Rooftop solar could power 39 percent of the U.S.
NREL: Big potential with rooftop solar
The National Renewable Energy Laboratory (NREL) recently assessed the state of rooftop solar in the United States and found that rooftop has the potential to power nearly two-fifths of the nation.
The total nationwide potential, according to the NREL, is 1,118 GW of installed capacity, which is 68 percent higher than the previous estimate of 664 GW of installed capacity.
— NREL (@NREL) March 24, 2016
Rooftop solar potential varies by state
Researchers estimated the rooftop solar potential by analyzing the suitability of small, medium, and large buildings, specific roof orientations, performance assumptions, building footprints, and varying solar performance assumptions.
Not surprisingly, potential varied widely by state.
Research revealed that California has the highest rooftop solar potential. Calculations showed that this type of energy generation in California could generate up to 74 percent of the electricity sold in the state (in 2013).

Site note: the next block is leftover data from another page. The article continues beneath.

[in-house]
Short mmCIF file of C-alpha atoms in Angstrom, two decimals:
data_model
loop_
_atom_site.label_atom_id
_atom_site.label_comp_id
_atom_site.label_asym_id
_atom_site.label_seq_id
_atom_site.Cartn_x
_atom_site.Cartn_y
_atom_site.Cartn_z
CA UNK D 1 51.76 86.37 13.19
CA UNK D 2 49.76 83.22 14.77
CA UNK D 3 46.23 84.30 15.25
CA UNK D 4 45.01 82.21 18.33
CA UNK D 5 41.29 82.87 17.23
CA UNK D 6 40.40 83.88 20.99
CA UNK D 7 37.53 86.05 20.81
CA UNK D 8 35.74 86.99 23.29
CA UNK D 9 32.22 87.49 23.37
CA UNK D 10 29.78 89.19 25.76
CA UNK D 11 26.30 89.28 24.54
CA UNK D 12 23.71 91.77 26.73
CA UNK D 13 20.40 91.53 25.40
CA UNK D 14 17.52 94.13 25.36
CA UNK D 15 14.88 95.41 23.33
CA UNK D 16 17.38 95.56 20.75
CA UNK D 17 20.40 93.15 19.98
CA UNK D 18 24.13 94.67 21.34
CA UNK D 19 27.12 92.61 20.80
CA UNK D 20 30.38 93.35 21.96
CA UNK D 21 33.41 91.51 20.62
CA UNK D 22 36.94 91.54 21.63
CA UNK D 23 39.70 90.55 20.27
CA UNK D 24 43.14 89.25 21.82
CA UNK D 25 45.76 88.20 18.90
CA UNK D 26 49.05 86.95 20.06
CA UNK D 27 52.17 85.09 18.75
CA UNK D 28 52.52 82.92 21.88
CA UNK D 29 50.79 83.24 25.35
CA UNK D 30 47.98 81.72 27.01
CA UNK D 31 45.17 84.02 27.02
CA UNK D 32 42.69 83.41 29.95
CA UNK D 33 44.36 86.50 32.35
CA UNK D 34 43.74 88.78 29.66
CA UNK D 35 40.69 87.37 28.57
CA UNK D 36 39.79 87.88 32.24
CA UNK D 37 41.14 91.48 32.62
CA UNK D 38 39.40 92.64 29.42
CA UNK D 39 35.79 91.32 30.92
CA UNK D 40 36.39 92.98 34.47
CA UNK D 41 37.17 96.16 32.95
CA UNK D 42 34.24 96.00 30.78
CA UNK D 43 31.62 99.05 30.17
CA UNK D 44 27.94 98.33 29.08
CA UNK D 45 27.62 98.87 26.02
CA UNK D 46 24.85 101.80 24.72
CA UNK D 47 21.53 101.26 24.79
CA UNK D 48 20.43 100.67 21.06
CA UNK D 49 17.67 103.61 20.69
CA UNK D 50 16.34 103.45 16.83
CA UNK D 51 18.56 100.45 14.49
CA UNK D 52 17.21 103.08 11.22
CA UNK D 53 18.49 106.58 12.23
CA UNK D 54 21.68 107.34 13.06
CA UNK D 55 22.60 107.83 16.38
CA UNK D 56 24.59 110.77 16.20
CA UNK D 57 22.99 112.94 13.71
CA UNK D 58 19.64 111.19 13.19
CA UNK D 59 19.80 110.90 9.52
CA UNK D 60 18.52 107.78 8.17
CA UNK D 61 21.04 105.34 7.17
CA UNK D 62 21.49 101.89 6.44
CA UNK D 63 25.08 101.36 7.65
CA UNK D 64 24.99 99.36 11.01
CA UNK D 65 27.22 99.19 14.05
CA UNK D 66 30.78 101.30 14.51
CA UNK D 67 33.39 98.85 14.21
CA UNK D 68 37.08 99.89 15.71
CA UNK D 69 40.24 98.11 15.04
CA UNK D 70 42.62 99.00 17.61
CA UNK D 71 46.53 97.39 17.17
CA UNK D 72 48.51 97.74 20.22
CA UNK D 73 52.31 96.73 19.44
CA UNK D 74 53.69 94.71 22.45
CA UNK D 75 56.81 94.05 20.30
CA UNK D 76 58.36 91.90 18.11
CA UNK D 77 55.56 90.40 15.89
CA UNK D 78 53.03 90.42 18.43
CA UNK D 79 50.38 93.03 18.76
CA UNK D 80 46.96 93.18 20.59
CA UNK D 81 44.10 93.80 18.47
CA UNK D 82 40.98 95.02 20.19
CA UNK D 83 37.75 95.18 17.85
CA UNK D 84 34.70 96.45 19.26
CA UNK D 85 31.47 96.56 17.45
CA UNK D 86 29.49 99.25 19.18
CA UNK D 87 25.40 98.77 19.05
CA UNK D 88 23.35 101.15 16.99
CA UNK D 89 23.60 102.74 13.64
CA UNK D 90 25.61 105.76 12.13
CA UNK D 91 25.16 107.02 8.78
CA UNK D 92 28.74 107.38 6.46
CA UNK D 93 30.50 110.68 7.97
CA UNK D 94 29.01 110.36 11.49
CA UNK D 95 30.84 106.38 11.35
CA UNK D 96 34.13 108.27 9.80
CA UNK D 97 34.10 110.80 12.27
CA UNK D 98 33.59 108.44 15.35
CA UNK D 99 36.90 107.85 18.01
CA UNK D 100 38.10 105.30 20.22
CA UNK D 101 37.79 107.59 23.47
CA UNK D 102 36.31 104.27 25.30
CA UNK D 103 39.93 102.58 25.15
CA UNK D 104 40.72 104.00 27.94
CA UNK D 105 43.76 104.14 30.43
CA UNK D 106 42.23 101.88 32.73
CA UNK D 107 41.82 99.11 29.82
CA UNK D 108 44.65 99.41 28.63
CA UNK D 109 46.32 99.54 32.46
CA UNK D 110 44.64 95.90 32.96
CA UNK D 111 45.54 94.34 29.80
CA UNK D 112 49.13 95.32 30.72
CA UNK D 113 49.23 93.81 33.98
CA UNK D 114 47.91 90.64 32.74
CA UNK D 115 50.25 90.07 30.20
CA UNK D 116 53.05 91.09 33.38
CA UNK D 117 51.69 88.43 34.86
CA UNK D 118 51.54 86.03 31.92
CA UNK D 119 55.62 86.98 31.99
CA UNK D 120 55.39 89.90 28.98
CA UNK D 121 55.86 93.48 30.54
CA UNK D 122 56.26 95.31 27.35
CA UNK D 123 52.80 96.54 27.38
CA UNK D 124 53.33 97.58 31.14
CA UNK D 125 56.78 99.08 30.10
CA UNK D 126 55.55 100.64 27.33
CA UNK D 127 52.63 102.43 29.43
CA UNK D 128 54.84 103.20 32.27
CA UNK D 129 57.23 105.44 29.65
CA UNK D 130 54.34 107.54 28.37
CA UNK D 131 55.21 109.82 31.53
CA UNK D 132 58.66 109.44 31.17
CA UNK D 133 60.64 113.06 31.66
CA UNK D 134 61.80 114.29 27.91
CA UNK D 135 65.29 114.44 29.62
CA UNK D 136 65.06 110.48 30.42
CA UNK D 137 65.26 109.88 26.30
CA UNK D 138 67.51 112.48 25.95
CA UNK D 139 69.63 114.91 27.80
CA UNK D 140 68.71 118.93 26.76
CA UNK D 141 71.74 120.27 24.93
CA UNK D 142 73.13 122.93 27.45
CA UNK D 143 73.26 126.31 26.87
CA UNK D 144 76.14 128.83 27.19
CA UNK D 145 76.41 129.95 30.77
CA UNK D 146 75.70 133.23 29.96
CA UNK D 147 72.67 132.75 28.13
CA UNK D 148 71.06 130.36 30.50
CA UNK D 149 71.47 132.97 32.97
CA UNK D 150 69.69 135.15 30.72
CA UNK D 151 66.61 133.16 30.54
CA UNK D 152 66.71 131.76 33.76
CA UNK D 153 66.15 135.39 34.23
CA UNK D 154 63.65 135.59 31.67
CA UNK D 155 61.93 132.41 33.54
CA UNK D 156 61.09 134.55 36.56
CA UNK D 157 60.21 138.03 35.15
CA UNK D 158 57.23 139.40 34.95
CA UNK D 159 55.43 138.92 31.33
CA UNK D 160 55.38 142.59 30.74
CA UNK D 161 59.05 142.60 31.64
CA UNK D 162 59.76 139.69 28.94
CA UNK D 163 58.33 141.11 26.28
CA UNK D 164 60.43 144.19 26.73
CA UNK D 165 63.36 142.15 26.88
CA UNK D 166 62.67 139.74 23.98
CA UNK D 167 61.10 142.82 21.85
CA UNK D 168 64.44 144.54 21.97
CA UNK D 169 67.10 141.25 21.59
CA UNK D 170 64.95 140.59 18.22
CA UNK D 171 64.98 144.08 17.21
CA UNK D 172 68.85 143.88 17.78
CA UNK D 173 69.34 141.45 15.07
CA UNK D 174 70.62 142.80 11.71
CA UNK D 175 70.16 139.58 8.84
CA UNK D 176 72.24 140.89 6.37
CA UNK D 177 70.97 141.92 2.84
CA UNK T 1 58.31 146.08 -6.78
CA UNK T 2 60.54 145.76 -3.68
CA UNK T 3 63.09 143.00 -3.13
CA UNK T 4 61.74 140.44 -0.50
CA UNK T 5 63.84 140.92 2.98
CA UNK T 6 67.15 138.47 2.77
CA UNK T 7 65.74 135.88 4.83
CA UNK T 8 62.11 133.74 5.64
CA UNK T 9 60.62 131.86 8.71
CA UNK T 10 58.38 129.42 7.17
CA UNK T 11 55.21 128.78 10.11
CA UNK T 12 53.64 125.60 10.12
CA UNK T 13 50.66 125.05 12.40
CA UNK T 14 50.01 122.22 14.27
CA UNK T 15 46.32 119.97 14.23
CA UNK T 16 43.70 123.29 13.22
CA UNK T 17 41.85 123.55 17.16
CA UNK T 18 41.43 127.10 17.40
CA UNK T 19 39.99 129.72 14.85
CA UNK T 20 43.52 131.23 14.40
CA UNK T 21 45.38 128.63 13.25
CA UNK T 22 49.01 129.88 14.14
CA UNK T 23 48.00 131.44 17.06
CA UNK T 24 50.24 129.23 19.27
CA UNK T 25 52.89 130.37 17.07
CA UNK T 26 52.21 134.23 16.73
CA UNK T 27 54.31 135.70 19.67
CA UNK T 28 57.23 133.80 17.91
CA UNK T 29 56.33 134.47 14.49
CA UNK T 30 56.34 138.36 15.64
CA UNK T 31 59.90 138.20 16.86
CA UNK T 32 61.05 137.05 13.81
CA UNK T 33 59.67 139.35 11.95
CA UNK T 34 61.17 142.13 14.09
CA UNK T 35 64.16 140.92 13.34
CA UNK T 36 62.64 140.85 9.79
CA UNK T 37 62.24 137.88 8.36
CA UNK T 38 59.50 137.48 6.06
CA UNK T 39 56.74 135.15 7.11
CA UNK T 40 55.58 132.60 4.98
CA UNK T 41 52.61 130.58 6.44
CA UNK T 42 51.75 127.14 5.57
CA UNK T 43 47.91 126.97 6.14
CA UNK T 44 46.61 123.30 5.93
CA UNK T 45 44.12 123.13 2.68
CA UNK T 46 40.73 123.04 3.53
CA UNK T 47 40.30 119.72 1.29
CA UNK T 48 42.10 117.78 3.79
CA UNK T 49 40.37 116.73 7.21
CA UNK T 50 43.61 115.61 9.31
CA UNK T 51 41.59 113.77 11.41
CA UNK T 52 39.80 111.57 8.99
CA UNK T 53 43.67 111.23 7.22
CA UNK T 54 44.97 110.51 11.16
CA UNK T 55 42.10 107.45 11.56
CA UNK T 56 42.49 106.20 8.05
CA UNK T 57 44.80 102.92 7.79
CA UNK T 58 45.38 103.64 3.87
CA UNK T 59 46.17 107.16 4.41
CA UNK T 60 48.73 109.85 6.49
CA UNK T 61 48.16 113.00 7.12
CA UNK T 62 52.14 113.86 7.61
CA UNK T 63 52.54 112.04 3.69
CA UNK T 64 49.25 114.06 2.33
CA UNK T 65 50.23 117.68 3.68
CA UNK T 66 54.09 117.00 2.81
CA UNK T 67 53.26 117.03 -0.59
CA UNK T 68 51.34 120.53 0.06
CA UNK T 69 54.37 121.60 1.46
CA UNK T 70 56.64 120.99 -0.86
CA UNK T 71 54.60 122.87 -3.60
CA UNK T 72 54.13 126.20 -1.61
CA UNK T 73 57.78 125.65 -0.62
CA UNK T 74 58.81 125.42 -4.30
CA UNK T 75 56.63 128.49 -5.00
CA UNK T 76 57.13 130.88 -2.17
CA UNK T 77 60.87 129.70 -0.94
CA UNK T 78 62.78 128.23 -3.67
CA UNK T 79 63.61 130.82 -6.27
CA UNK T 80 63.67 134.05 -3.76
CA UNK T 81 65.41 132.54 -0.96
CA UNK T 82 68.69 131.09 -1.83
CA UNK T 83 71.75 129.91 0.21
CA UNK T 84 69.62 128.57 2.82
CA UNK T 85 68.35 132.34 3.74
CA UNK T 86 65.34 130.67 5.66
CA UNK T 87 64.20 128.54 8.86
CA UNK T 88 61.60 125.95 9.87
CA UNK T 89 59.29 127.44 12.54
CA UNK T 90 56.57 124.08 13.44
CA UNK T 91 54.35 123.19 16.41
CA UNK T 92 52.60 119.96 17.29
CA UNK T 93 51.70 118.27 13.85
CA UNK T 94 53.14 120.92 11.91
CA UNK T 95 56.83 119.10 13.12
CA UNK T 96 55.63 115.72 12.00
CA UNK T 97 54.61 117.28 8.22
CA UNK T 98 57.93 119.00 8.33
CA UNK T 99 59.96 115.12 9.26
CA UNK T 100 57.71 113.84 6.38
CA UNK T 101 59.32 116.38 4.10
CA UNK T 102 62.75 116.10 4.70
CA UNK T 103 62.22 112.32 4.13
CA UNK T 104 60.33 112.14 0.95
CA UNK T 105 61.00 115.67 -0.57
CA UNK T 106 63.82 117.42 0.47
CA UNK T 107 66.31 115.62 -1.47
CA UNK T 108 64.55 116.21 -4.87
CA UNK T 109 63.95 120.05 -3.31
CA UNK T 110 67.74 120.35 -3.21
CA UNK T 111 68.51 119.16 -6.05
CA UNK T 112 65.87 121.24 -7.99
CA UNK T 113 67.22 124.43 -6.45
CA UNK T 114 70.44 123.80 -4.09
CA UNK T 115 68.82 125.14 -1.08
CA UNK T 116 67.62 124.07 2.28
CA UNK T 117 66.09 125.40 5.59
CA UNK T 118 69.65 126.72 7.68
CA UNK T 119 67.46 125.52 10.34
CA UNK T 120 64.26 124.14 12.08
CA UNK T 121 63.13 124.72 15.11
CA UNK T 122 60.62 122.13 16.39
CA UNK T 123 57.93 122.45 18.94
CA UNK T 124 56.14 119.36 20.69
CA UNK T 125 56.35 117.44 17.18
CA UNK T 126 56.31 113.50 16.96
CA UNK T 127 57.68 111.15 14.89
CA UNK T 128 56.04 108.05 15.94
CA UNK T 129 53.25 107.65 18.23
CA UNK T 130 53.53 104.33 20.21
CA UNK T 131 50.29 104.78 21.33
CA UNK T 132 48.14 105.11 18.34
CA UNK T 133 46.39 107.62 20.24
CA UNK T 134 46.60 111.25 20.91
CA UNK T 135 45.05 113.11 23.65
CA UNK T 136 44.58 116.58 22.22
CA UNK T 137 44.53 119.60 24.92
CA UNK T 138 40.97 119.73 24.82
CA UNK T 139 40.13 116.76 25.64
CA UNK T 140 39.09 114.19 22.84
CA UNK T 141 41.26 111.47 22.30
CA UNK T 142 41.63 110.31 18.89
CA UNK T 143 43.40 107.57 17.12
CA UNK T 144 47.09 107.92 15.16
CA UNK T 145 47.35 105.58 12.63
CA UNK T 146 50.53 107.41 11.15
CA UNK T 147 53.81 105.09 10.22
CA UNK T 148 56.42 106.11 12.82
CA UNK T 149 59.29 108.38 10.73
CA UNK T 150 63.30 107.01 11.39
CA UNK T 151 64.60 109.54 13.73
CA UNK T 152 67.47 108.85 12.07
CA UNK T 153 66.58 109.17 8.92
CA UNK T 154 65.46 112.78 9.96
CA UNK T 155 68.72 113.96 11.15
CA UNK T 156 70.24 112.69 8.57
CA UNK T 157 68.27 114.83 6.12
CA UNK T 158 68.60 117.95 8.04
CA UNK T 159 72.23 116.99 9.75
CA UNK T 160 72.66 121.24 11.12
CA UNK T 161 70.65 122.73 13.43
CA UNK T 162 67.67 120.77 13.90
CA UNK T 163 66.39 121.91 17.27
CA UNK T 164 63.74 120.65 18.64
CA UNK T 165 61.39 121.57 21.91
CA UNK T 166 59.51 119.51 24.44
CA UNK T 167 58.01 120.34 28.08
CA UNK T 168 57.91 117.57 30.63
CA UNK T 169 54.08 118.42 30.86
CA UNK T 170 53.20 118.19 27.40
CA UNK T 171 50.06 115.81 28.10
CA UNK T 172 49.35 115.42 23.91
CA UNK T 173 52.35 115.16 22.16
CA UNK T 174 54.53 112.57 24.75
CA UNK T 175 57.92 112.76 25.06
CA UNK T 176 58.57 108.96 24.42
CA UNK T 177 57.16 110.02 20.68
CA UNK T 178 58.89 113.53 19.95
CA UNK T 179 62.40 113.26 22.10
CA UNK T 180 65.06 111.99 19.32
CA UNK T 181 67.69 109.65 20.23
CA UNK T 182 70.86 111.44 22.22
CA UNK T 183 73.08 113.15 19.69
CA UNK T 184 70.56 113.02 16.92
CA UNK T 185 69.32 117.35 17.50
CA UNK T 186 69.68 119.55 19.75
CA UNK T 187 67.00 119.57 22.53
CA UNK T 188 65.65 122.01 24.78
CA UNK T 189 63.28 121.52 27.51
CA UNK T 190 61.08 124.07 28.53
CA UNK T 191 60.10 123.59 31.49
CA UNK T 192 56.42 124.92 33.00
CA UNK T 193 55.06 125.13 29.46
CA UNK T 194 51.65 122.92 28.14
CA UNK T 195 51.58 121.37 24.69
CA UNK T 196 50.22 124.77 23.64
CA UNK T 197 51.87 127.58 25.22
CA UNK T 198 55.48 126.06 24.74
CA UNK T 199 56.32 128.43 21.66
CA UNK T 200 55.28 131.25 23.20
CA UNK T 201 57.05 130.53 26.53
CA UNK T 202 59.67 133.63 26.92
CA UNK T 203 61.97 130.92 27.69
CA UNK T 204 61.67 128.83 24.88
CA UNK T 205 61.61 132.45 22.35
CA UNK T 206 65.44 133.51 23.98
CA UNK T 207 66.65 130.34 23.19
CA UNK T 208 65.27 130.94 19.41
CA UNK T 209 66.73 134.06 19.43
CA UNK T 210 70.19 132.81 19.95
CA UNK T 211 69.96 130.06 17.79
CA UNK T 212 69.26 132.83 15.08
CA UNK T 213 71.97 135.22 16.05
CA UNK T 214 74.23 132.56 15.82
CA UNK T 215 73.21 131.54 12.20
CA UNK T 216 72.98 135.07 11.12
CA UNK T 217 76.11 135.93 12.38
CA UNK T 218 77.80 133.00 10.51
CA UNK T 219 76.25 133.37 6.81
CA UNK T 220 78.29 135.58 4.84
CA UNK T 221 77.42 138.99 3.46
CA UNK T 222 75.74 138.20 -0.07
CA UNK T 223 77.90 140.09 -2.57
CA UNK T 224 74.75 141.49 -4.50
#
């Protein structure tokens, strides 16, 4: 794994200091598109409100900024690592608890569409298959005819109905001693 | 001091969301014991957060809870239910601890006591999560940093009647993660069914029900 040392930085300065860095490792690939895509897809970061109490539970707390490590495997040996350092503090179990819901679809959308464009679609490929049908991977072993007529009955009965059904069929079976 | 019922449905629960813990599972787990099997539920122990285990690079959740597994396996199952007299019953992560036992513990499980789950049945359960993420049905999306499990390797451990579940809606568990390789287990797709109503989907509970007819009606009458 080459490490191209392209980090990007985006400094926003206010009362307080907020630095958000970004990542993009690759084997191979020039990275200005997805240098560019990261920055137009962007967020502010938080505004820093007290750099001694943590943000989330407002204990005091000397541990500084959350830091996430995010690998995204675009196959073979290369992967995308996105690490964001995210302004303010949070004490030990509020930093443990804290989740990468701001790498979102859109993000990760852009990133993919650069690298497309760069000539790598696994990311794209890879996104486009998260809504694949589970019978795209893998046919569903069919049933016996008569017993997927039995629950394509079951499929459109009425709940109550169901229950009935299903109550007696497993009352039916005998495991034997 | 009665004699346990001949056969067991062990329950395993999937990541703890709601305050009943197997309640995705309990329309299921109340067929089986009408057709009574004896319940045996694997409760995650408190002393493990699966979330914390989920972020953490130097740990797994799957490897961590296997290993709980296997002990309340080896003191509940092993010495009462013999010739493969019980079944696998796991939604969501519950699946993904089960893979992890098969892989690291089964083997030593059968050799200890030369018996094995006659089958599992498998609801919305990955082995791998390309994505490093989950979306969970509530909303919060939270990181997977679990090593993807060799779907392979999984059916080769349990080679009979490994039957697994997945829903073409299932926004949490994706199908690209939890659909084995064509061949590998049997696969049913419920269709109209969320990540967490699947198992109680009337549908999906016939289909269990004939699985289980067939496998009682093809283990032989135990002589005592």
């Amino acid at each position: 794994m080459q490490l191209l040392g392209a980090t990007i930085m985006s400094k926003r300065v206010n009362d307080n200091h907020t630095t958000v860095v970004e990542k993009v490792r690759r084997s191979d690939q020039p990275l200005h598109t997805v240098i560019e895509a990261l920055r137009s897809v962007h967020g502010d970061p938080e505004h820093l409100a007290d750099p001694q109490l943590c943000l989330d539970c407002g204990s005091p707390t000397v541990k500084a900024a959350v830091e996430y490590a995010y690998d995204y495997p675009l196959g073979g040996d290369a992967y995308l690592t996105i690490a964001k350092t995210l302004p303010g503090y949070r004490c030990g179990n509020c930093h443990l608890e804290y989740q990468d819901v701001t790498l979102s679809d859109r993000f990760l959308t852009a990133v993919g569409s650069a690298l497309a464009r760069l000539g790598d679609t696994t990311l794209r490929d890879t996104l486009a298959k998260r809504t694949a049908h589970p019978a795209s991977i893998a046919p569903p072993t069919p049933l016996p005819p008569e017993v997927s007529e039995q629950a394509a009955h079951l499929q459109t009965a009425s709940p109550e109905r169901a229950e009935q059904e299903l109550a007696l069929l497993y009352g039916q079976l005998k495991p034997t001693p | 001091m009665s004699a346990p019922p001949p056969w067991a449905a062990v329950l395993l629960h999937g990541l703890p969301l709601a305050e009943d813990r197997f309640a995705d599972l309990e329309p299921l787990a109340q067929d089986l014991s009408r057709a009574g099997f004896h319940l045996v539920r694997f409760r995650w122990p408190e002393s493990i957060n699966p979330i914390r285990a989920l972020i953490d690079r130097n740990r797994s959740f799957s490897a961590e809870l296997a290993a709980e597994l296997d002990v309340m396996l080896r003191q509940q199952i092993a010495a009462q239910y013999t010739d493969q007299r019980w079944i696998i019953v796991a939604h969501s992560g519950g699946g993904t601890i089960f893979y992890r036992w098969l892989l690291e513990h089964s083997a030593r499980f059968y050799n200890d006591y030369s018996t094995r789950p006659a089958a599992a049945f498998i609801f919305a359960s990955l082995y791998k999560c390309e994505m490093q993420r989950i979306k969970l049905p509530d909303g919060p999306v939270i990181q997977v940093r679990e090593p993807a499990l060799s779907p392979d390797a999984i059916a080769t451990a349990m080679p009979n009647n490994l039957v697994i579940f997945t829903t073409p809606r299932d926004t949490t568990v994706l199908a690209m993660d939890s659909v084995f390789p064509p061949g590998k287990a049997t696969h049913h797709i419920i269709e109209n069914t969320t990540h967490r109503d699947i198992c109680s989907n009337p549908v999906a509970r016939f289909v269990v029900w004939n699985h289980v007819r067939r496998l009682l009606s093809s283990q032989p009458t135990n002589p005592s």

For the sake of comparison, Washington state is generally considered to be on the low end of solar energy potential, and research showed that state could potentially generate 27 percent of electricity needs (based on 2013 numbers) through rooftop solar.
A group of New England states — Maine, Vermont, Rhode Island, and, to a lesser extent, New Hampshire, Massachusetts and Connecticut — showed high potential for rooftop solar, as well.
According to the NREL, the group of New England states could generate up to 45 percent of electricity needs through rooftop solar, but for a different reason than California, for example. In those Northeast states, low per-capita electricity consumption can offset below-average solar resource and create a beneficial situation.
Florida, a state well known for its sunny beaches and warm winters, could offset 47 percent of total electricity consumption through rooftop solar. This large share comes despite the fact that Florida households consume, on average, 30 percent more electricity than the national average.Source → National Renewable Energy Laboratory (NREL)
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